Sport Management Major

Intrigued by the business side of sports?

Want to intern at Madison Square Garden, the NY Rangers, the Boston Red Sox, the NY Knicks or one of our partner other teams and venues? Do you know what it takes to line up a job in sport management?

Nichols Sport Management program prepares you to work in this growing and competitive field and covers these key areas:

How do we do this? By providing access to . . .

Professors with real world experience

Our professors have years of experience in sport management from marketing to coaching to team management. To keep current on industry trends, professors meet regularly with alumni in the field and partners and executives in sport management.

Jessica Porter, ’08, Account Executive, Orange Bowl Committee

Because of their experience in sports organizations, my professors were able to take the textbook information and apply it to their real life experiences. They taught us in a way we could understand rather than just having us read out of a book.

Exposure to the latest developments in the field

Through the most current class content, class and team projects, you’ll be prepared to enter the sport management field with confidence.

Internships at well-known teams and organizations

Internships are required and provide you with the real-world experience and contacts you need to land a job in this highly competitive field.

Justin Savoie ’11 BSBA, Sport Management
Internship with: Madison Square Garden - New York Rangers
Employment with: Mobile Marketing Coordinator at Tampa Bay Lightning

I was thrilled to land a marketing intern position with the NHL New York Rangers in two key areas: social media communications and fan club development. The Rangers use social media to build relationships with fans, as well as gather real-time market intelligence and feedback. I really enjoyed monitoring the Rangers’ Facebook account with some 137,000 friends.

Some of our recent internship locations include:

Access to Industry Contacts and Networking Opportunities

With field trips to New England sport venues and teams along with on-campus informational sessions with alumni currently working in the field, you will gain a realistic view of what it takes to work in this fast-paced environment.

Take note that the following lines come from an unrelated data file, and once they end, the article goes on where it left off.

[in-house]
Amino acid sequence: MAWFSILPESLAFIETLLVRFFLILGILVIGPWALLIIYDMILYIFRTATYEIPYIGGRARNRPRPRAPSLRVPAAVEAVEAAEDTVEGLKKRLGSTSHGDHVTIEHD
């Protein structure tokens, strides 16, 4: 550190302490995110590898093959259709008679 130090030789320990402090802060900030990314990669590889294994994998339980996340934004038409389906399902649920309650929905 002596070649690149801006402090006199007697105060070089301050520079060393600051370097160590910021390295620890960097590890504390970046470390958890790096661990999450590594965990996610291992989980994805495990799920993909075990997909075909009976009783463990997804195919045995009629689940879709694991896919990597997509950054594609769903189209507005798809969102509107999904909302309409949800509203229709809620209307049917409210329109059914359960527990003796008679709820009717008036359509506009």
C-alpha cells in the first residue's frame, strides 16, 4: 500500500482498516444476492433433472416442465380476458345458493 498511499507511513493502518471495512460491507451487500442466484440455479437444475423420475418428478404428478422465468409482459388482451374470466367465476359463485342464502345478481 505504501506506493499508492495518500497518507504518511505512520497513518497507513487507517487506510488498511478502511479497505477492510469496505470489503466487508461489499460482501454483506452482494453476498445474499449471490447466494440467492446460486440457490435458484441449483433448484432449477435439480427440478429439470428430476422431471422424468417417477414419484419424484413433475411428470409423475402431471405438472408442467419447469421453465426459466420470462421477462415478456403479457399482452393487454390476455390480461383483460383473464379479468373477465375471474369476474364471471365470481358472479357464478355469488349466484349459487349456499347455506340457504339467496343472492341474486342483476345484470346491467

Career Opportunities

Sport Management alumni are employed at prestigious sports organizations and companies including:

Tim Smith ’10 BSBA Sport Management, ’12 MBA
Employed by: Arizona Diamondbacks

My job is a full-time, salaried position that consists of selling season ticket packages, suites, and individual game tickets. I meet with clients on a daily basis and take them on tours of the ballpark. The Sport Management class showed me not only how the market works in the sports industry, but also how to market myself which was helpful for me when I trying to get a job and separate myself from the competition.”


Sport Management majors must complete 121 credit hours (approximately 40 courses), including courses from the foundation and business core curricula, focused electives and these required specialization courses:

Required Courses

SMGT 251
Introduction to Sport Management
3 Hours, 1 Semester

This introductory-level course provides an overview to the structure of the sport industry and highlights the scope and variety of potential career opportunities. The value of professional management to sport organizations will also be emphasized. Attention will be given to the issues facing sport organizations and the use of management techniques to solve business-related problems. The development of effective communication skills and networking skills, will be stressed through class presentations and projects and assignments.

SMGT 352
Sport in Society
3 Hours, 1 Semester